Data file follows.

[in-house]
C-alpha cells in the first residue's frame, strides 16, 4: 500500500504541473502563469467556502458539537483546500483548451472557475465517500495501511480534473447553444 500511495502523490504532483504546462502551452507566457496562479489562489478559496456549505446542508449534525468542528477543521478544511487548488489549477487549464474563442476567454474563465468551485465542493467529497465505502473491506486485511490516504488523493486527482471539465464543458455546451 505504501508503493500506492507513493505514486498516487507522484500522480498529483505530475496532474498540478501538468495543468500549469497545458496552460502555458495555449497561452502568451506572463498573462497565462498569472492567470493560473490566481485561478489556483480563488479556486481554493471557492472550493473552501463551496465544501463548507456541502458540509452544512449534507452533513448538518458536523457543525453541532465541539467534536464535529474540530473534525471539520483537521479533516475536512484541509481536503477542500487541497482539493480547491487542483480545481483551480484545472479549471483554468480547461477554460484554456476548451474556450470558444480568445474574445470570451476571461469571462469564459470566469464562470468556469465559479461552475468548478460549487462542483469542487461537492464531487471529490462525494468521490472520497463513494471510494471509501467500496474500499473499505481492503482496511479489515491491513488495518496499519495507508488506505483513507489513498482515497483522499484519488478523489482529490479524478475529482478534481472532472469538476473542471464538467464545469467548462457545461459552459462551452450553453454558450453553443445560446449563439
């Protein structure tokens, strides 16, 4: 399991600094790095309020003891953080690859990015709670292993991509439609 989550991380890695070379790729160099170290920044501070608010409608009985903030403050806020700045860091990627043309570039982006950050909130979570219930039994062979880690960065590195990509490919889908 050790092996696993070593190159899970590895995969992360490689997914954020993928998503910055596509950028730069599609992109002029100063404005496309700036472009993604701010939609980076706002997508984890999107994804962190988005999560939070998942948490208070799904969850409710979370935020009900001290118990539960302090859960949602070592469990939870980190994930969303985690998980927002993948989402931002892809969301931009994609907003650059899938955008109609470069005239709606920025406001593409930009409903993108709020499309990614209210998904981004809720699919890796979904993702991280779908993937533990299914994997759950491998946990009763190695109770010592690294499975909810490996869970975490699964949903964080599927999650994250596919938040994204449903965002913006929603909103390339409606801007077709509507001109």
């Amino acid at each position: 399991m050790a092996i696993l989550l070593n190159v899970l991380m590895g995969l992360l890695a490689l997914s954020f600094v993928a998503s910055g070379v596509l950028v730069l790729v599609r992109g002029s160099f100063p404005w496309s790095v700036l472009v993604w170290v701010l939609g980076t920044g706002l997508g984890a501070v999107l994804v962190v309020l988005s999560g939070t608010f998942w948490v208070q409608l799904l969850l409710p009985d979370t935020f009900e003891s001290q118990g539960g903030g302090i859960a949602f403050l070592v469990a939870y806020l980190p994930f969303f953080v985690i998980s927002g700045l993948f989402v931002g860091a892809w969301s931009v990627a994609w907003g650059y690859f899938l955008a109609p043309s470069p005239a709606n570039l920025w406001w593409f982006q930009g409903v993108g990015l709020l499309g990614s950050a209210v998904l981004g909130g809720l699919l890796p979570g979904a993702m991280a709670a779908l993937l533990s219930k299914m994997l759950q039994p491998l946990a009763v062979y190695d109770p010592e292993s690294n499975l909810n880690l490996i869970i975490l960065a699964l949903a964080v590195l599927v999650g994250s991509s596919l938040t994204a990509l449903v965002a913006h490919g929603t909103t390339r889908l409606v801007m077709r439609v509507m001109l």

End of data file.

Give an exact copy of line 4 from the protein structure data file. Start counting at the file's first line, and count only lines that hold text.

């Amino acid at each position: 399991m050790a092996i696993l989550l070593n190159v899970l991380m590895g995969l992360l890695a490689l997914s954020f600094v993928a998503s910055g070379v596509l950028v730069l790729v599609r992109g002029s160099f100063p404005w496309s790095v700036l472009v993604w170290v701010l939609g980076t920044g706002l997508g984890a501070v999107l994804v962190v309020l988005s999560g939070t608010f998942w948490v208070q409608l799904l969850l409710p009985d979370t935020f009900e003891s001290q118990g539960g903030g302090i859960a949602f403050l070592v469990a939870y806020l980190p994930f969303f953080v985690i998980s927002g700045l993948f989402v931002g860091a892809w969301s931009v990627a994609w907003g650059y690859f899938l955008a109609p043309s470069p005239a709606n570039l920025w406001w593409f982006q930009g409903v993108g990015l709020l499309g990614s950050a209210v998904l981004g909130g809720l699919l890796p979570g979904a993702m991280a709670a779908l993937l533990s219930k299914m994997l759950q039994p491998l946990a009763v062979y190695d109770p010592e292993s690294n499975l909810n880690l490996i869970i975490l960065a699964l949903a964080v590195l599927v999650g994250s991509s596919l938040t994204a990509l449903v965002a913006h490919g929603t909103t390339r889908l409606v801007m077709r439609v509507m001109l």